• Also when serving slippymap and transfer fail it can display an connection-transfer-error tile insted of water like it does now. I think that would make sense.
  • Lowzoom tile and captionless layer (zoom 6-11) is updated by the server itself where changes are made and with some intervals.

Distributed tile servers

  • Get tiles from different servers depending on location of tile. Slippymap return the x and y of zoomlevel 5 and request the tiles in this area to the specified server in DNS. Like Works for me. (Earlier slippymap code)
 function get_osm_url (bounds) {
   var res =;
   var x = Math.round ((bounds.left - this.maxExtent.left) / (res * this.tileSize.w));
   var y = Math.round (( - / (res * this.tileSize.h));
   var z =;
   var path = z + "/" + x + "/" + y + "." + this.type;
   var url;
   if ( z < 6 ) { url = ""; }
     else { url = "http://" + (x >> (z-5)) + "x" + (y >> (z-5)) + "";
   if (url instanceof Array) {
       url = this.selectUrl(path, url);
   return url + path;

spaetz propsal for blank tile handling

Lookup blank tiles

Currently the code tries to look up the blank tile info at the requested layer, then go one layer up until it finds blank tile information. This would remain unchanged.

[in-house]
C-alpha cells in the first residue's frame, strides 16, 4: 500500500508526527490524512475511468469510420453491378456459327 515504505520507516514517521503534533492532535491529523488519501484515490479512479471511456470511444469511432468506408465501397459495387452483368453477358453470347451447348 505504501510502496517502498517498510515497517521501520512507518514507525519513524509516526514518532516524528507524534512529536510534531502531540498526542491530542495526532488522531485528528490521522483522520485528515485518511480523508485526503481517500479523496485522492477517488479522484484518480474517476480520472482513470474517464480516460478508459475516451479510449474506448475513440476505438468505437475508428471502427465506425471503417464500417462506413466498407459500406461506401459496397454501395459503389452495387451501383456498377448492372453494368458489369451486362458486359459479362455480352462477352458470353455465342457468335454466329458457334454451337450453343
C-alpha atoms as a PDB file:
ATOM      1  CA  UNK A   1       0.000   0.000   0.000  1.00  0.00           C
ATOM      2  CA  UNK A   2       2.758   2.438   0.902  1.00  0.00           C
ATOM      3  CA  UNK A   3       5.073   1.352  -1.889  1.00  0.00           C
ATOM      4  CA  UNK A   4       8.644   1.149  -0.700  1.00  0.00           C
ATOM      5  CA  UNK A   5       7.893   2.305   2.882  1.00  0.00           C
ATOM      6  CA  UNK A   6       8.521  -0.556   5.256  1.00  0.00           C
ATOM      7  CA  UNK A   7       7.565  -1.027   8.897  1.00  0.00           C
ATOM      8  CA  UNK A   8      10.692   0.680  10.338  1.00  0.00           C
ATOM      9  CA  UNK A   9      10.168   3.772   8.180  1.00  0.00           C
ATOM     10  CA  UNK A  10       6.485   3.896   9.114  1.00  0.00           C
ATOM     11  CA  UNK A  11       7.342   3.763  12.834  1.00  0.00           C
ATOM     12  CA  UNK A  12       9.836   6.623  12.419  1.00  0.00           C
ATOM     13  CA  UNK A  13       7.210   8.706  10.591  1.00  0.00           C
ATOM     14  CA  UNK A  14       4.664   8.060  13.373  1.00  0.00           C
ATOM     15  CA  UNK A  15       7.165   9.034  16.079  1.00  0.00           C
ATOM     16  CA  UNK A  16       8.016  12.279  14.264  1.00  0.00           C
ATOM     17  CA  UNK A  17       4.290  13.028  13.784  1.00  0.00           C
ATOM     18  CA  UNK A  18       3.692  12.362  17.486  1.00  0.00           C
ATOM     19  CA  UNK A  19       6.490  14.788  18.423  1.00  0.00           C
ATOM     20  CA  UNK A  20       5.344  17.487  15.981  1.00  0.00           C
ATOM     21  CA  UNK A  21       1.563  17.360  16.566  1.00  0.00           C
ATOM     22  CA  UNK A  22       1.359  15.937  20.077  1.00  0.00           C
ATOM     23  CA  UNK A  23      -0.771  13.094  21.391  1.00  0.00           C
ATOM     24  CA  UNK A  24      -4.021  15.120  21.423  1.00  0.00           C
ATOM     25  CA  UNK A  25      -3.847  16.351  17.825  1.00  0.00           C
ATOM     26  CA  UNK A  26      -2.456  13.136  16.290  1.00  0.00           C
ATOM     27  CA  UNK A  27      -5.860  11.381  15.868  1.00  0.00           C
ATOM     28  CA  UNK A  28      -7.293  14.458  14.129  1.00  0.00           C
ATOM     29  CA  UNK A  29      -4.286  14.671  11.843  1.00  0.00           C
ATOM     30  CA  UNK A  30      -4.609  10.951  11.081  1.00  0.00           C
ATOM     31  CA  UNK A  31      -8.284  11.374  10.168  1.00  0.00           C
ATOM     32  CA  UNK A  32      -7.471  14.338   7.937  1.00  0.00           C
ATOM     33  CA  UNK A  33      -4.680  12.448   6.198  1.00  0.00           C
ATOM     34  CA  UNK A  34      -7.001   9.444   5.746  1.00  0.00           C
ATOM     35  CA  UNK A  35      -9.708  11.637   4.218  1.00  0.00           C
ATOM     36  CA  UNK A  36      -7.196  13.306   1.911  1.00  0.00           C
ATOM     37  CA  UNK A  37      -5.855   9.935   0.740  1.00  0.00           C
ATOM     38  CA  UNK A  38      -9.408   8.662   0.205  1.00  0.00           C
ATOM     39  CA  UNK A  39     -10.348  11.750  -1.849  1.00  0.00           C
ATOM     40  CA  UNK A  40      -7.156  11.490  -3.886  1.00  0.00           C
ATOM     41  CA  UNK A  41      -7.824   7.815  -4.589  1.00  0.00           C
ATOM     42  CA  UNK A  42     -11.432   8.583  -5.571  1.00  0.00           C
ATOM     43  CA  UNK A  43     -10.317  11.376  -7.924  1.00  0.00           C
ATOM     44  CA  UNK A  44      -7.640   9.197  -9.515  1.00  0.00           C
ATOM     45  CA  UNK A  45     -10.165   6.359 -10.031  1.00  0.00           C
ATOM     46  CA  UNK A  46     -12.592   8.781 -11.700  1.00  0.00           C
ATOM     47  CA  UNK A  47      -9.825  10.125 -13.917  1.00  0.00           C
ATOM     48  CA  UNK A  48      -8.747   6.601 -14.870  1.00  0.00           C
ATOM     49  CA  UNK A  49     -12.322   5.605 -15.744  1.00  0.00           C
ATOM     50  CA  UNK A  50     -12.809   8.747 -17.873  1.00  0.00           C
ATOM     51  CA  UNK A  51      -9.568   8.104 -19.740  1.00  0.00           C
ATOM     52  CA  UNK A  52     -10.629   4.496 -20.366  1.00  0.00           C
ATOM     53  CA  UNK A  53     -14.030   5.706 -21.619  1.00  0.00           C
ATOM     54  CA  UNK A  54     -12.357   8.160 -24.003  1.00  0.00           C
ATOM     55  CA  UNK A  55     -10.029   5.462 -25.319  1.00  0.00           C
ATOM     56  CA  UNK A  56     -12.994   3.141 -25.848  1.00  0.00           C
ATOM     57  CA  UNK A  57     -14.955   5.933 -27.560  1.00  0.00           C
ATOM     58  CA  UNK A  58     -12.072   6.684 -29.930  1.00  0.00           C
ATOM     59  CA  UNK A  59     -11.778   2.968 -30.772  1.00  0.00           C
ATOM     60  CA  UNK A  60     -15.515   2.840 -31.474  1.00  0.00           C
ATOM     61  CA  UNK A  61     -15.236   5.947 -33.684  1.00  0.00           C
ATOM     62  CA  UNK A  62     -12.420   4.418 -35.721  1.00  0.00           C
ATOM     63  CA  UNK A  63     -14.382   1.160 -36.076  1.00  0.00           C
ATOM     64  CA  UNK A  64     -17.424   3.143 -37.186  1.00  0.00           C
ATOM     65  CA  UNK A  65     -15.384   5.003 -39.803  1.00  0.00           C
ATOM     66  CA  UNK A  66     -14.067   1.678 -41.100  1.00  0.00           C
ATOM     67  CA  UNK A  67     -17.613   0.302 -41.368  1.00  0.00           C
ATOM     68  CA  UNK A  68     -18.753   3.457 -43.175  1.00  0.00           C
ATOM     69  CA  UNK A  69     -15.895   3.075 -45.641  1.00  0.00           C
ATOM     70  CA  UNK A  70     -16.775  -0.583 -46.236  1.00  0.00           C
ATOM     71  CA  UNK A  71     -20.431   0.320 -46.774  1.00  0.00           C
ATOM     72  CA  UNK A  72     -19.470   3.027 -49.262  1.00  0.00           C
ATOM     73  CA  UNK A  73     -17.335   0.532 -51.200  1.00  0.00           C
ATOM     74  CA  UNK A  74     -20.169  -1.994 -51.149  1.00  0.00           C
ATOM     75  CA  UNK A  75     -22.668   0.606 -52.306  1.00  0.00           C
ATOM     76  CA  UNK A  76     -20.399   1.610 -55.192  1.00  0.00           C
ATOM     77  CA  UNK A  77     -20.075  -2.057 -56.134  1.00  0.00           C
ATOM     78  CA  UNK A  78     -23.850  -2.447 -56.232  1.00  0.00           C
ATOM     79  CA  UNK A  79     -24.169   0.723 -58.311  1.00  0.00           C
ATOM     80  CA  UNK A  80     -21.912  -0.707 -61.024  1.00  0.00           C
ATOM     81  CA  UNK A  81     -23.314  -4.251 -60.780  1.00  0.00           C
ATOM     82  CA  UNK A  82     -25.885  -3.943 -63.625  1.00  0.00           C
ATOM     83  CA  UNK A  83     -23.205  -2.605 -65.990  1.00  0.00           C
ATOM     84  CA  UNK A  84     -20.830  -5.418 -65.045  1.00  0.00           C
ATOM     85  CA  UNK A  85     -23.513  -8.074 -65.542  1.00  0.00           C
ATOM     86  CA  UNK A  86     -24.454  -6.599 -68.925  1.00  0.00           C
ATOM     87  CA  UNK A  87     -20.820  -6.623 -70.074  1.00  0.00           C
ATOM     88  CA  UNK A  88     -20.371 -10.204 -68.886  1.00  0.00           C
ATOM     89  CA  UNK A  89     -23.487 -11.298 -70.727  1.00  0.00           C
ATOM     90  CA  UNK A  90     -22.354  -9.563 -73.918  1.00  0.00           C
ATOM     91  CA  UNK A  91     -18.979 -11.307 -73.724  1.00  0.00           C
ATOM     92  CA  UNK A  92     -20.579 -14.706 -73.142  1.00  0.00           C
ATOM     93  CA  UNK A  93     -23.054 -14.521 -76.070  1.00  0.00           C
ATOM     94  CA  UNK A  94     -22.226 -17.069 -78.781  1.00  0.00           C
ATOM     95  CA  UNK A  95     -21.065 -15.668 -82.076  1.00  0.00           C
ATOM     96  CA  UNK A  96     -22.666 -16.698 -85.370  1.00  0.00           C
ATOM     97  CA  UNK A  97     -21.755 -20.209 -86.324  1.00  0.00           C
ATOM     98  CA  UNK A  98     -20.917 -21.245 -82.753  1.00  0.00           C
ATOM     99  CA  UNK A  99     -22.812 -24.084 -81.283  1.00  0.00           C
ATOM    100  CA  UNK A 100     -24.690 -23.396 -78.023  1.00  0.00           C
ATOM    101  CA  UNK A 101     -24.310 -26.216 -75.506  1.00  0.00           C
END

Insertion of blank tiles

  • The code would go up the hierarchy and see if the next higher blankness information is the right type of blankness (land/sea). If yes, it would just make sure that no regular tile file exists and not do anything else. If the higher blankness info is different we are in trouble (then a blank sea tile is in the middle of blank land)

Changing the type of blankness (land/sea)

To be filled in. Basically set the previous blankness typo on all four daughter tiles (if they haven't any blankness entry themself) and set the new blankness info to the tile.

Deletion of a blank tile

  • If a blank tile is deleted (replaced by a non-blank file) we don't delete it's blank entry, we simply insert a regular tile file. This means that blank daughter will still be shown as blank and because the tile file exists that overrides any blank lookup. Those tiles will therefore been shown in the slippy map.